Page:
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MSCluster: A rookie mistake dealing with shared disks

04 Feb

Its is very common in our environment for the SQL guys (we call them DBAs) to request for new SAN drive to be added to their SQL clusters to expand their database.

This happened on a normal weekend, my colleague created the SANdrive, setup the cluster resource for that disk and handed over to the DBA to configure. Come Sunday night, there is an automatic reboot of the server and it reboot. However, when it came up, the new disk was corrupted! We could see folders but not files in the cluster. As a result, my colleagues had to work over Sunday till Monday to get the disk fixed. The disk was recreated, reformatted and the DBA restored the database files on Monday.

Now all eyes were on this colleague of mine who did this new SAN disk add. Did he make a mistake?

Now the standard process for added shared disk on msclusters is as follows:

  • Shutdown on node (this allows the other node to have full ownership of the disk)
  • Format the shared disk and setup the drive letter as needed
  • Use cluster admin to add the new disk as a resource and set it up into a cluster group
  • You may want to reboot (Windows 2003 is more stable, but you don’t know) to ensure that the new disks works well after a reboot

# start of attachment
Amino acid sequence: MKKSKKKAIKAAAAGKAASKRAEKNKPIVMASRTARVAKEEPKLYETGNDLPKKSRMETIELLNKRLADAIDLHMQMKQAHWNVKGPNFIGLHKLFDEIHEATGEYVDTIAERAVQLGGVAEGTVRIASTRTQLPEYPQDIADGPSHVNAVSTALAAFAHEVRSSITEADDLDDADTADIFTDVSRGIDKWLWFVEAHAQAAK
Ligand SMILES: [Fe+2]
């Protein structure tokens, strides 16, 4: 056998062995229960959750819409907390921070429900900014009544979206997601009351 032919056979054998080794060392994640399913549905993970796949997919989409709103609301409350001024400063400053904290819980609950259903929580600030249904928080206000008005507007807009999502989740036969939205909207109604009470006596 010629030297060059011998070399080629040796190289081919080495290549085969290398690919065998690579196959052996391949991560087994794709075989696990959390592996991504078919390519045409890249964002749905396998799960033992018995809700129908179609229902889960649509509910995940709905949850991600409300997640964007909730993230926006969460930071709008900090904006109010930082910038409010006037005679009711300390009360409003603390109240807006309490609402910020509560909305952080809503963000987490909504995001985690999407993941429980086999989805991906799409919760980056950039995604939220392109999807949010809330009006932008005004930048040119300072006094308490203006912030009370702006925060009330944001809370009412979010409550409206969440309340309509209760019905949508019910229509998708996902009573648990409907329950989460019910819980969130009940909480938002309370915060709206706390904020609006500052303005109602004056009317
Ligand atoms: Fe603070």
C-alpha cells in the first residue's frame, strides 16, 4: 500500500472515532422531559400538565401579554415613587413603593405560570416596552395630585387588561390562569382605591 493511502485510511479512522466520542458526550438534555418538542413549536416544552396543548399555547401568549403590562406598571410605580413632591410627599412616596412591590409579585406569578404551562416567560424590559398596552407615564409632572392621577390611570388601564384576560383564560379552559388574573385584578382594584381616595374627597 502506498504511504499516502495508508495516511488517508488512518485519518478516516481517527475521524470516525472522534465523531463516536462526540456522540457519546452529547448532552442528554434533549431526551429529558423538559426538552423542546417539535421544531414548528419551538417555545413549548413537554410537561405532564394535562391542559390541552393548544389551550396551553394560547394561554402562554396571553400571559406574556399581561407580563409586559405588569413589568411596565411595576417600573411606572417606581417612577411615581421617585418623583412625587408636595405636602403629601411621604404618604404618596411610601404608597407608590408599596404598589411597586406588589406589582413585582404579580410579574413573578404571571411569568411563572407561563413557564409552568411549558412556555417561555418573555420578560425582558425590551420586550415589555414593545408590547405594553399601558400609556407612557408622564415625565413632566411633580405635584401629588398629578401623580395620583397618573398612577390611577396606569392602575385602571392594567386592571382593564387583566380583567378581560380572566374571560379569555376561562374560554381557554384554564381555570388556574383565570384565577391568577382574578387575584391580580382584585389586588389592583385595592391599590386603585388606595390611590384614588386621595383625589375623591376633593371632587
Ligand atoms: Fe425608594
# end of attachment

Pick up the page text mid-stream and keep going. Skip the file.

• Get your node up and power up the other node that was shutdown
  • Failover and test access to the new disk

In general this is how we create cluster disks and luckily this was exactly what my colleague did. His initial reboot did not bring up a corrupted drive and there was no good reasons why that drive would corrupt upon a reboot.

So we raised this issue to Microsoft, but they could not find anything, except somehow they detected that the new disk was deleted from the cluster a few hours later (before the reboot anyway).

After a few queries to our DBAs, we found out what really happened. The configured cluster was handed over to one of the DBAs to setup their database. This DBA was quite new to mscluster and when he found that the newly disk was not in the correct cluster group, instead of just moving to the correct cluster group, he deleted the cluster disk resource and recreated it… all while both nodes are up and running!

This must have cause contention in the ownership of the disk resource when the disk was “unmanaged” from the cluster. It was a free for all as both nodes would be trying to own the disk for itself. Despite have not additional [serious] errors upon recreating the disk in the cluster, a reboot of the cluster cause this latent problem to manifest itself as a corrupt SAN disk.

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Posted by on February 4, 2008 in Windows

 

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